Julius Fisher, Esq.
McAulay Fisher Nissen Goldberg & Kiel, LLP
261 Madison Avenue
New York, NY 10016-2391

Re: U.S. Patent No. 5,389,913

Warning System for Vehicles

Your file Jodee P-8A

Dear Mr. Fisher:

This is in reply to your letter of August 6, 1996, to the former Chief Counsel, Samuel Dubbin, with respect to whether a warning system for motor vehicles which you describe would be permitted by paragraph S5.1.3 of Federal Motor Vehicle Safety Standard No. 108 Lamps, Reflective Devices and Associated Equipment (49 CFR 571.108).

As you describe it, the system "provides a visual indication of a warning situation through use of the parking lamps, high beam headlamps, and back-up lamps." The system operates as follows: "when the horn is sounded, electrical circuits are energized . . . which cause the high beam of the headlamps to flash on and off, in synchronism with the flasher. If the high beams or back-up lamps are already in their 'on' state, they will change to a 'flashing' state." In addition, the parking lamps are activated in a steady-burning state when the horn is sounded (no change takes place if the parking lamps are already on). If the lower beams are on when the horn is sounded, there is no change either; only the upper beams begin to flash.

We note from reading the patent that the system incorporates an "off relay delay" which "is set for a predetermined time during which it stays in its on state after being energized. This predetermined time might be for five seconds." We note also that the system may be extended to other lamps but that the inventors have not chosen to do so because "such might produce confusion and/or an inappropriate response." Finally, we note that the flash rate is unspecified but can be changed. A range of from a quarter of a second to a second is mentioned.

Standard No. 108 establishes lighting requirements that a motor vehicle must meet up to the time it is first purchased in good faith other than for resale. When a vehicle has been manufactured to conform with Standard No. 108, a dealer must not add optional equipment that creates a noncompliance.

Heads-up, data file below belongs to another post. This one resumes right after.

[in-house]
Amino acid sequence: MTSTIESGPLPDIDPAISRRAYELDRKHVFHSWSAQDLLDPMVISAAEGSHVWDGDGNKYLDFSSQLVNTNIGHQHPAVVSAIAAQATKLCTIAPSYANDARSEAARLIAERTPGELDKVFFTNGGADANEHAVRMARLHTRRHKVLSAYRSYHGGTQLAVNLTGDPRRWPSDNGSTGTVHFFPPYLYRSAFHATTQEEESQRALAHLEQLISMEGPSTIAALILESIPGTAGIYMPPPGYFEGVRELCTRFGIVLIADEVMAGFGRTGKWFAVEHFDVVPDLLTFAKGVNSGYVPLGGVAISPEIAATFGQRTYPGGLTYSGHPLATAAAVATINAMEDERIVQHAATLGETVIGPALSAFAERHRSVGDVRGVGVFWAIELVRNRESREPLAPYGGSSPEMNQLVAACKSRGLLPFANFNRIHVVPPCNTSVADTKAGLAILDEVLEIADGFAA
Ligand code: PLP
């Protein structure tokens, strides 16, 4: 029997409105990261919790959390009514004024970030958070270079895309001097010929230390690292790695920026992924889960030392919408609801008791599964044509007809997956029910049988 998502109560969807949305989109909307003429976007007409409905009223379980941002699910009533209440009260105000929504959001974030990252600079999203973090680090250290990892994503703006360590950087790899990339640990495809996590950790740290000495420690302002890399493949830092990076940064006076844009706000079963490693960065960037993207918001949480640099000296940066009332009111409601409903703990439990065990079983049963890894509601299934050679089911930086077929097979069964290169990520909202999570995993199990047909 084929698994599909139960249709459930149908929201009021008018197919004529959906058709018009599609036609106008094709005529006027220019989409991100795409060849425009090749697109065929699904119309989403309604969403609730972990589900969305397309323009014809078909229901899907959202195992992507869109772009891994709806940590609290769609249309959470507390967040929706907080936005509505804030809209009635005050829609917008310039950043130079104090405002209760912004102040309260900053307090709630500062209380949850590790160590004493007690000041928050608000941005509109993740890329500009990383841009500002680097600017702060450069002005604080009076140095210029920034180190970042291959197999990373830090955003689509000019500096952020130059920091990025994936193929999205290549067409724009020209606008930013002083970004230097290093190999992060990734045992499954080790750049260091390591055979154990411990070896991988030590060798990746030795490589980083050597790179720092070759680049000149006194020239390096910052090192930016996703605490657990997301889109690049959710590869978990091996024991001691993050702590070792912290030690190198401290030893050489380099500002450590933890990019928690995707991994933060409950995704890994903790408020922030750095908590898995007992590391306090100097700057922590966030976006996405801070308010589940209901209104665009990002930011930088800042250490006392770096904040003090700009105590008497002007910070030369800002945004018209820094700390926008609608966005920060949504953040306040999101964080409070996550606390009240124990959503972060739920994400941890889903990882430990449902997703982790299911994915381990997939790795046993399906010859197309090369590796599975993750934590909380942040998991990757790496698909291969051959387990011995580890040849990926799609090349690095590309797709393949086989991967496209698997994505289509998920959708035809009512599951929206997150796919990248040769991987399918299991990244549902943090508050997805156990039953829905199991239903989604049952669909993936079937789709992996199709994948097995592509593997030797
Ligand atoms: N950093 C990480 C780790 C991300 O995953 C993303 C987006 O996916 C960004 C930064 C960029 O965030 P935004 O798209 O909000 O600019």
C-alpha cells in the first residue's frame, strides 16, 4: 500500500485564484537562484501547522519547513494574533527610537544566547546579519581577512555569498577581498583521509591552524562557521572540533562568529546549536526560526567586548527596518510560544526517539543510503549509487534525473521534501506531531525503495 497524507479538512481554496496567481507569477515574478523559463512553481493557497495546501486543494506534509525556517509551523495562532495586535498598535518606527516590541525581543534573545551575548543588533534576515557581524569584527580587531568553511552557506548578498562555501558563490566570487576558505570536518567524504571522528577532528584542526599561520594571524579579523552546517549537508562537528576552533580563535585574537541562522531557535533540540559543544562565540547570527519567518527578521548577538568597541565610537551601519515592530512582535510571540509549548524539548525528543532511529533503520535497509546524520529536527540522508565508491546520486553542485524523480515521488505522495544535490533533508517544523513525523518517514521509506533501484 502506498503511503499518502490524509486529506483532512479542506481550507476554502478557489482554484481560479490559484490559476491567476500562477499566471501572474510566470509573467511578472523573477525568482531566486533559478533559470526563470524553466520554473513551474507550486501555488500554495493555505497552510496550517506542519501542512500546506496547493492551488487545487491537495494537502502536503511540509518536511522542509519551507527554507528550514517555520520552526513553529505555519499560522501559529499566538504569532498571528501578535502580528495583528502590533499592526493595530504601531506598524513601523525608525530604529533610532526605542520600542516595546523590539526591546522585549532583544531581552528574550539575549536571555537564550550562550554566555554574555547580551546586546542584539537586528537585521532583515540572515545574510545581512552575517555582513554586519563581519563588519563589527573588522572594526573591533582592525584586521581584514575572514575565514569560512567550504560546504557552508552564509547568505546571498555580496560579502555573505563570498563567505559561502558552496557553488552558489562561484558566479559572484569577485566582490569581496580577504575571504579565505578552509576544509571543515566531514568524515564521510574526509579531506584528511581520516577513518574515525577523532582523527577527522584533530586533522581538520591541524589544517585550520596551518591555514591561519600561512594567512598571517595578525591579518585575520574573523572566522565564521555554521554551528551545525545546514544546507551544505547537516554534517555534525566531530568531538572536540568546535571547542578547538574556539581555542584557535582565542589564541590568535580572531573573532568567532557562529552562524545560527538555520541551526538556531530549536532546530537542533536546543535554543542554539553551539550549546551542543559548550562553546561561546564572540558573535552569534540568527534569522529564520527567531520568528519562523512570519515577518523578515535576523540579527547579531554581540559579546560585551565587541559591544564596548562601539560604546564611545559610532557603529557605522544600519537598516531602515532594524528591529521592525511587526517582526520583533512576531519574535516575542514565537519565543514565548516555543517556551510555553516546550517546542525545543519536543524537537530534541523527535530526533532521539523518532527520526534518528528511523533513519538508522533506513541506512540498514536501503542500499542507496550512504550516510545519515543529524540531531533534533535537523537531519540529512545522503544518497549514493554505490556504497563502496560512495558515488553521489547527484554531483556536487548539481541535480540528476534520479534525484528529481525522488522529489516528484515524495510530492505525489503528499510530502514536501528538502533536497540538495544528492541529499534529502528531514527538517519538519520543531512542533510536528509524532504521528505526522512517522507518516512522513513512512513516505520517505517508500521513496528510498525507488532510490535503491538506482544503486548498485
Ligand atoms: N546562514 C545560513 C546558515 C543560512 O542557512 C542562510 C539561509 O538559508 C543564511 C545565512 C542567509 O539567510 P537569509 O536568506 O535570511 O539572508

The principal provision of Standard No. 108 that affects the warning system is paragraph S5.5.10 which prescribes wiring requirements for lighting equipment in use. Under paragraph S5.5.10(b) "Headlamps and side marker lamps may be wired to flash for signaling purposes". However, under paragraph S5.5.10(d), "All other lamps shall be wired to be steady-burning." This means that it is permissible under paragraph S5.5.10(b) for the upper beam headlamps to flash, but the warning system would create a noncompliance with paragraph S5.5.10(d) when the back-up lamps flashed.

The acceptability of optional lighting equipment is also dependent upon paragraph S5.1.3 which forbids the addition of any equipment "that impairs the effectiveness of lighting equipment required by this standard." The warning system's activation of the parking lamps would not appear to have an impairing effect on the front lighting equipment required by Standard No. 108. Nor can we conclude that a flashing of the upper beam when the lower beam is on would have an impairing effect.

Under Federal law, the acceptability of the warning system as an item of equipment sold in the aftermarket is determinable by 49 U.S.C. 30122. This section prohibits manufacturers, distributors, dealers, and motor vehicle repair businesses from "making inoperative" any device or element of design installed in accordance with a Federal safety standard. As we have discussed, the system would create a noncompliance in the operation of the back-up lamp, which, in our opinion, is the same as making it inoperative. However, this prohibition does not apply to an owner who installs the warning system. Nevertheless, the warning system would remain subject to acceptability under local laws. We are unable to advise you on these and suggest that you consult local officials in areas where the inventors would like to sell their warning system.

We appreciate the concern shown in the patent that the system not create confusion and/or an inappropriate response from other drivers. But we believe it more likely than not that a driver ahead of a vehicle equipped with the warning system will indeed be confused when confronted with the sounding of a horn and the sudden presence of flashing upper beam headlamps in the rear view mirrors, and will not understand the "message" that is being conveyed. How this might impact safety is speculative. But with the increasing trend towards aggressive drivers on the roads, a system of this nature could be subject to abuse, even if its flash rate and duration were standardized and immutable.

If you have further questions, you may refer them to Taylor Vinson of this Office (202-366-5263).


John Womack
Acting Chief Counsel